Born from the break out days of the early 1960s, raised in the struggle and strife of the 1970s and always advocating for scholars and scholarship, the University of Houston’s Center for Mexican American Studies (CMAS) is celebrating its 40th anniversary this year.
“The Center for Mexican American Studies has been very fortunate to have committed people working on its behalf, people who feel that they are part of a larger movement to improve the educational circumstances of our community,” said Tatcho Mindiola, professor and director of CMAS. “Their dedication cannot be over estimated.”
The Center for Mexican American Studies was established in 1972 as an interdisciplinary academic program focusing on the Mexican American and broader Latino experience in the United States. With an aim to advance knowledge, promote critical thinking and foster the value of service to the community, CMAS has a broad spectrum of public and scholarly programs—the Visiting Scholars Program, the Graduate Fellowship and the Academic Achievers Program. It also offers students the opportunity to minor in Mexican American Studies.
“Members from the Mexican American Youth organization, a student group on campus, wrote the proposal, sat on the university committee and lobbied the administration to establish the Center for Mexican American Studies,” he said. “Many doubted that it would survive, but the skeptics were proved wrong. Forty years later we are not only still here, but thriving.”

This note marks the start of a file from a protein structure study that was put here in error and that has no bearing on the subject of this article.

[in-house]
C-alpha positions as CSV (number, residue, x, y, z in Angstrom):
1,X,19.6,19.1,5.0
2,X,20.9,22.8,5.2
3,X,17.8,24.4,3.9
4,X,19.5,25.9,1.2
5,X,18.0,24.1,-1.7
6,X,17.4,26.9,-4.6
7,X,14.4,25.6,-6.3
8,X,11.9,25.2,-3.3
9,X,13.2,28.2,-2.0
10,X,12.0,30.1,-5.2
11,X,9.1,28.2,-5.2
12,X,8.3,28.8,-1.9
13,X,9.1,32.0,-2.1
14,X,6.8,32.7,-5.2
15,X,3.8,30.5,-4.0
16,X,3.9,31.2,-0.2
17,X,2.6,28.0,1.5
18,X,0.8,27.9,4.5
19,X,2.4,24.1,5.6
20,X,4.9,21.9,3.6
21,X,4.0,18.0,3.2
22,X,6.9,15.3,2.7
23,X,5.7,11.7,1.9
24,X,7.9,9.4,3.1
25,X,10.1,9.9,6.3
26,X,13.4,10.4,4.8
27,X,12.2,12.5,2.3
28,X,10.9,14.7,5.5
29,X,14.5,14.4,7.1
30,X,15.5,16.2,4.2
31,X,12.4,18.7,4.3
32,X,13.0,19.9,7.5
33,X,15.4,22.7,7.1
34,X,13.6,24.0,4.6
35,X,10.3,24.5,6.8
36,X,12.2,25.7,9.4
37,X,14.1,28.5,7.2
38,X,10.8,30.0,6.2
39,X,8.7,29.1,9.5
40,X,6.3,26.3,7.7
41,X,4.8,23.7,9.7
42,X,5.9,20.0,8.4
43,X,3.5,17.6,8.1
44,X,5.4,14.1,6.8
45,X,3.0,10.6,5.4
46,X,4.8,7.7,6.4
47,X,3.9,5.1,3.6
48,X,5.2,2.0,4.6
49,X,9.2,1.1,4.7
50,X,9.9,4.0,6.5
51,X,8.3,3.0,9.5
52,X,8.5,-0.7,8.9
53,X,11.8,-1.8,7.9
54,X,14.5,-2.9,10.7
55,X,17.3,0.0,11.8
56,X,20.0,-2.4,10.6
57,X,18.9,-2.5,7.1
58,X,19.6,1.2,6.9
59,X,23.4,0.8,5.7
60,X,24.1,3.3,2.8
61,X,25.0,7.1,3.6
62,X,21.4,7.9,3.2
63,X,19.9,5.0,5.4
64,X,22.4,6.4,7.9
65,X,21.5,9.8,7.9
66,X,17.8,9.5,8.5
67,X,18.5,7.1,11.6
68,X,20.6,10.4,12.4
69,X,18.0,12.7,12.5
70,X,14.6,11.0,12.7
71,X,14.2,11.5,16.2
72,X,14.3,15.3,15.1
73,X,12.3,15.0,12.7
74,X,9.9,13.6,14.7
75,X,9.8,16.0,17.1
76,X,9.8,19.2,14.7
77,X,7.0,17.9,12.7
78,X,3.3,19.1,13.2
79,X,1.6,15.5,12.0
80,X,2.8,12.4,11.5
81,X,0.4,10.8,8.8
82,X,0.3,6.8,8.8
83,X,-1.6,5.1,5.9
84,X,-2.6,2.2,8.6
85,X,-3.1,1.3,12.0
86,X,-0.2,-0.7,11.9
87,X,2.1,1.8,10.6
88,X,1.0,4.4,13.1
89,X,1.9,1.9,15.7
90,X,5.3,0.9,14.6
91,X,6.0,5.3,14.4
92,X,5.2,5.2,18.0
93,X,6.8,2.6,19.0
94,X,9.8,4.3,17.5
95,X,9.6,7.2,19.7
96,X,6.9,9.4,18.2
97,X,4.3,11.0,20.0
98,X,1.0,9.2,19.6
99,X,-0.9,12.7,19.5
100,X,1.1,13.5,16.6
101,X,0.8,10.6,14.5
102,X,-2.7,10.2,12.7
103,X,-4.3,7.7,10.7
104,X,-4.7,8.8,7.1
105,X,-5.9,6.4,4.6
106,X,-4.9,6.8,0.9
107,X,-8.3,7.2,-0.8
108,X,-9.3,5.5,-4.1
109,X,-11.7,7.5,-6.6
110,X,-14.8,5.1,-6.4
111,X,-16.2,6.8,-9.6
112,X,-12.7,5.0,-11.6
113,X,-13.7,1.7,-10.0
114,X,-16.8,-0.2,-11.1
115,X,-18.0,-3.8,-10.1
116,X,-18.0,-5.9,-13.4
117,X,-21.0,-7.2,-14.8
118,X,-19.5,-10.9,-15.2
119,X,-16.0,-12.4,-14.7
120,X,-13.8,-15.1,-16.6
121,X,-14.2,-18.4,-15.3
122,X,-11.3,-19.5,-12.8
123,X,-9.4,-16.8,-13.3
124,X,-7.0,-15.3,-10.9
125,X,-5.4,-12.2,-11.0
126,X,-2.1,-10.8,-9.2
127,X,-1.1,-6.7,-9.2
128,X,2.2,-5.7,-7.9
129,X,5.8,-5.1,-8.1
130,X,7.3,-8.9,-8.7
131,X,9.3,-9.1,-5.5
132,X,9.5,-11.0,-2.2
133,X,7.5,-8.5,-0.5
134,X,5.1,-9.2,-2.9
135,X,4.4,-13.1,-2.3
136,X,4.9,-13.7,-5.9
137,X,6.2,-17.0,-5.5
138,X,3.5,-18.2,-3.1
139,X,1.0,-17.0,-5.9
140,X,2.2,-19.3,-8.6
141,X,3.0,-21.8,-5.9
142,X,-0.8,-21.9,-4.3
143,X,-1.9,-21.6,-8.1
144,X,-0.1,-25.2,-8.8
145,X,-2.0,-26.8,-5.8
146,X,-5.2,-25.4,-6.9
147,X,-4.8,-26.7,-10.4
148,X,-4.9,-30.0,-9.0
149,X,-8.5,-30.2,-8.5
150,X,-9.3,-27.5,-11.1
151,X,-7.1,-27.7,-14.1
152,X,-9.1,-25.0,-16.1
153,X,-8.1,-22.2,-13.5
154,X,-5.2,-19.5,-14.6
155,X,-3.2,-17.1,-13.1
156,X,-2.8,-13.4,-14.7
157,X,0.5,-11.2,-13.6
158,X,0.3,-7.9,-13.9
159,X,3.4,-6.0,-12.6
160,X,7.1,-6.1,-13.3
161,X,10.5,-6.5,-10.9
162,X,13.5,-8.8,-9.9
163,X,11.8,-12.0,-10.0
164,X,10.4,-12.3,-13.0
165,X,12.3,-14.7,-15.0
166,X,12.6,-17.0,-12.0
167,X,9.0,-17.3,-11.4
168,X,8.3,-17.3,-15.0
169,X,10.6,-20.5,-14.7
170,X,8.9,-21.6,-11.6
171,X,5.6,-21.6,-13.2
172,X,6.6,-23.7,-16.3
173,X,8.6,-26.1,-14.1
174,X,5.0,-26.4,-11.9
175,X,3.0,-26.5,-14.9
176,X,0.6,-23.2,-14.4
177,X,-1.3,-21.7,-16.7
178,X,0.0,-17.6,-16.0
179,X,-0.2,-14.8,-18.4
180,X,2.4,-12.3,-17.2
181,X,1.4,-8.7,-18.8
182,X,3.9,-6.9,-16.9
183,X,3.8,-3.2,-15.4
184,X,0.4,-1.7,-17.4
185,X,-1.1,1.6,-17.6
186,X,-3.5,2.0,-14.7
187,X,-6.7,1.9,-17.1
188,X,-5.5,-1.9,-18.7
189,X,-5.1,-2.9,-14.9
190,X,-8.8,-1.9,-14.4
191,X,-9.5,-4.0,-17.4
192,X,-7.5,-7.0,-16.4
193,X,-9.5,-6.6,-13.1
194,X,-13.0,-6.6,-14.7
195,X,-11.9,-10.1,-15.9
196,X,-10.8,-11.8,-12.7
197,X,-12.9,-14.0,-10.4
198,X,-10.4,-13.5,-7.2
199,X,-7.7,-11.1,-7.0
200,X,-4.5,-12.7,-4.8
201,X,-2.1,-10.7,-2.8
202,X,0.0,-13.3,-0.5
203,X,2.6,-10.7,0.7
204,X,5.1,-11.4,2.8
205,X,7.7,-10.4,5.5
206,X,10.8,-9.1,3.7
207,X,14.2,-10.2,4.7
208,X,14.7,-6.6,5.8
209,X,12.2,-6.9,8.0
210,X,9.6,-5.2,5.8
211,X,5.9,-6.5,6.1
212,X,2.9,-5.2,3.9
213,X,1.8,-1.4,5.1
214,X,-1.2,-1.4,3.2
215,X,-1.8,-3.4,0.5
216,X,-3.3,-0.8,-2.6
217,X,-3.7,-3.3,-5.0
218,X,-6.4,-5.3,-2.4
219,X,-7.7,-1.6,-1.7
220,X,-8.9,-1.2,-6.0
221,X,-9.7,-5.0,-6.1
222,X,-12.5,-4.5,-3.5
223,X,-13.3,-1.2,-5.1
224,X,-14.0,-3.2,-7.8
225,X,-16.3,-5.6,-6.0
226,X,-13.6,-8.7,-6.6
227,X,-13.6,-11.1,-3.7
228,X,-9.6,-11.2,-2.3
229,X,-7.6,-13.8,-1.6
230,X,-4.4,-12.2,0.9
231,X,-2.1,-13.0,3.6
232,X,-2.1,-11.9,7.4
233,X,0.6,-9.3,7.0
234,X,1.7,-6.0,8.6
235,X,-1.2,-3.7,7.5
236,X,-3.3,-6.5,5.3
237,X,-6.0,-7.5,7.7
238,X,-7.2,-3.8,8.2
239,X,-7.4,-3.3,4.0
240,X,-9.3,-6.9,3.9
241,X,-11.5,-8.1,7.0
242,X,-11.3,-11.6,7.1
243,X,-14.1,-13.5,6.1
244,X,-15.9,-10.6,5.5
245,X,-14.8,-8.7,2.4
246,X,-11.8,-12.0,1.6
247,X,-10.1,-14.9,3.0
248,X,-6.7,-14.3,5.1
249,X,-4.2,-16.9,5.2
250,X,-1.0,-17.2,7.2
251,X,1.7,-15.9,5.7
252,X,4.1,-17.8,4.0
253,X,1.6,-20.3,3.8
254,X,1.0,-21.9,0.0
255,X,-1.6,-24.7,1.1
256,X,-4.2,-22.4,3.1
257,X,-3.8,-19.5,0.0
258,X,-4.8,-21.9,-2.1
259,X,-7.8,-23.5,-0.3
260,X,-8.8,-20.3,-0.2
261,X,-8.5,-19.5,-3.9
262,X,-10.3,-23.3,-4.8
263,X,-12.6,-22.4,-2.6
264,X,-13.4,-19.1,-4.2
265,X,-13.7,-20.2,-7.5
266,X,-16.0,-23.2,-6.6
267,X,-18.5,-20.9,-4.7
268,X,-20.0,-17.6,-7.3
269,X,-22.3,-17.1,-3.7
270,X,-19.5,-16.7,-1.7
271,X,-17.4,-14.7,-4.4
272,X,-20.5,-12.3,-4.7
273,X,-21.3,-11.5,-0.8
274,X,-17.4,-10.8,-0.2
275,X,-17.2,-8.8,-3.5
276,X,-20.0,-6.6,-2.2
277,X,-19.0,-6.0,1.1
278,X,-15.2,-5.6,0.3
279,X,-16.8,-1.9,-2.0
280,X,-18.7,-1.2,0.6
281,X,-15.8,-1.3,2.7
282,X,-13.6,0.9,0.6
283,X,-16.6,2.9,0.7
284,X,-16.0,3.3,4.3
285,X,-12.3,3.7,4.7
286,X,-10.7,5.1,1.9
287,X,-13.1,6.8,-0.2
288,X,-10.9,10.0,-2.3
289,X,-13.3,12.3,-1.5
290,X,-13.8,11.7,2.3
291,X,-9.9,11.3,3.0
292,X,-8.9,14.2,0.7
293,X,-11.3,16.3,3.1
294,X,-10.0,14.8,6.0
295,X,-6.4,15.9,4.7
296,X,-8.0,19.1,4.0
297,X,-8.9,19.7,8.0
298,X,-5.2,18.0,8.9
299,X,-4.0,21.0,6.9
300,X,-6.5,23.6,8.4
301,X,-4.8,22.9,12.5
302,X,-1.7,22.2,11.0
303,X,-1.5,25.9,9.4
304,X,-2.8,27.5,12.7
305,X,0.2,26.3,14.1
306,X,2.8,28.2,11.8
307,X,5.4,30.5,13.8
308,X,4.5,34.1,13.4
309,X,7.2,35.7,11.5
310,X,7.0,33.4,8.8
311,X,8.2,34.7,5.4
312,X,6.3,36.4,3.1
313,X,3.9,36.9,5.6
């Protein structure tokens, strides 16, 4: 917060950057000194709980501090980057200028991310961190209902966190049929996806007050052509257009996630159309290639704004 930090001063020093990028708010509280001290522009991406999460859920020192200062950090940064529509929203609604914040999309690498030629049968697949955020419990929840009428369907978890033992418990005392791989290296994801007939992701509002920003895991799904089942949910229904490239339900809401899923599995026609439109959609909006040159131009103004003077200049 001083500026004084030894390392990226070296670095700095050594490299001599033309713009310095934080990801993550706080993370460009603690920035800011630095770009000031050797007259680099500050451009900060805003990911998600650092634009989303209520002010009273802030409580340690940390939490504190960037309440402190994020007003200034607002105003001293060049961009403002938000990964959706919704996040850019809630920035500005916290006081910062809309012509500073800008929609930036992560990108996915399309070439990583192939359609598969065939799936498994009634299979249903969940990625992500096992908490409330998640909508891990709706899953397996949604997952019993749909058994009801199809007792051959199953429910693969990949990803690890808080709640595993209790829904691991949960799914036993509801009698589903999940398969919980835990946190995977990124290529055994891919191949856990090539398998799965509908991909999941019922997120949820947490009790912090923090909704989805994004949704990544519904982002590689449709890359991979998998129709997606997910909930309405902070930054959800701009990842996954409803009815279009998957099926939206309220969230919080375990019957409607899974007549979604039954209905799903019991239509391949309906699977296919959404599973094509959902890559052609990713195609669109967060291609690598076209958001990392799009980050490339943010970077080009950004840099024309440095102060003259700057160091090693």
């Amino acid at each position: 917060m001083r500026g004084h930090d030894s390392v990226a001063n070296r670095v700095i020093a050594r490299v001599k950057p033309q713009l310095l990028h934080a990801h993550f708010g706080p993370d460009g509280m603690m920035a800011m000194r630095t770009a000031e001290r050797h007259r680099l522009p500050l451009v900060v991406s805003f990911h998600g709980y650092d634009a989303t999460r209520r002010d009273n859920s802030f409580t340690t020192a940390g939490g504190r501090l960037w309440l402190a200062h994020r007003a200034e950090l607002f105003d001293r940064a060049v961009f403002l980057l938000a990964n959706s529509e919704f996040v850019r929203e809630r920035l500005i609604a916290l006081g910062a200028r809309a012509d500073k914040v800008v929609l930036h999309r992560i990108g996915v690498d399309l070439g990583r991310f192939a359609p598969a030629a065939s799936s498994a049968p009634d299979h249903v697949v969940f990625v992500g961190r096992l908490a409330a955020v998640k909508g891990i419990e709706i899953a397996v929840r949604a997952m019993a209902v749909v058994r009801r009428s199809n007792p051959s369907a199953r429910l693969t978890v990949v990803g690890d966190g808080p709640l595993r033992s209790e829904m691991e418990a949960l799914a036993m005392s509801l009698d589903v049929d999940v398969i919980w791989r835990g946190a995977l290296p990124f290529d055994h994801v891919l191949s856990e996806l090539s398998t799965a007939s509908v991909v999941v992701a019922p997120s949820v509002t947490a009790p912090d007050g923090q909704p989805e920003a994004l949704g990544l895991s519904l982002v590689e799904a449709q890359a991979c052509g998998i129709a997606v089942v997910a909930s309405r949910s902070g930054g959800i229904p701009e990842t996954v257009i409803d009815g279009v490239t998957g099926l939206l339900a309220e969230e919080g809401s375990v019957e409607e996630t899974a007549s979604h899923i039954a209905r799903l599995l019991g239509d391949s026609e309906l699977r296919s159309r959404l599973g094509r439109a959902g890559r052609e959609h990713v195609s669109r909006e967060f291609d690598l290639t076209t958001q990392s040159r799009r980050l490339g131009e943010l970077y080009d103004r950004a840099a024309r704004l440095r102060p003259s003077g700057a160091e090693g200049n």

Today, CMAS has recruited 34 Visiting Scholars from across the country to pursue research on the Latino experience, assisted more than 40 graduate fellows to hone their research, and mentored hundreds of at-risk high school students to become the first in their families to graduate from college.
Housed in the College of Liberal Arts and Social Sciences, CMAS has evolved into an academic unit with several major components: teaching, research and publications, recruitment and retention, leadership training, academic advising, and community service. Speaker series and lectures on Mexican American studies, history, writers and culture are planned for this anniversary year.
“Although we’ve made important strides, we still have a ways to go before we achieve greatness,” Mindiola said. “Central to our long-term success is funding. Our established endowment begins to ensure our long-term viability to significantly raise the educational level of our community.”
For more information on the Center for Mexican American Studies, visit http://www.class.uh.edu/CMAS/index.asp
Listen to the UH Moment:
Academic Achievers Program: http://app1.kuhf.org/articles/1276638716-UH-Moment-Student-Leadership.html
Visiting Scholars Program: http://app1.kuhf.org/articles/1317323688-UH-Moment-Smuggling.html
MAYO’s Chicano Mural: http://app1.kuhf.org/articles/1328301067-UH-Moment-Chicano-Mural.html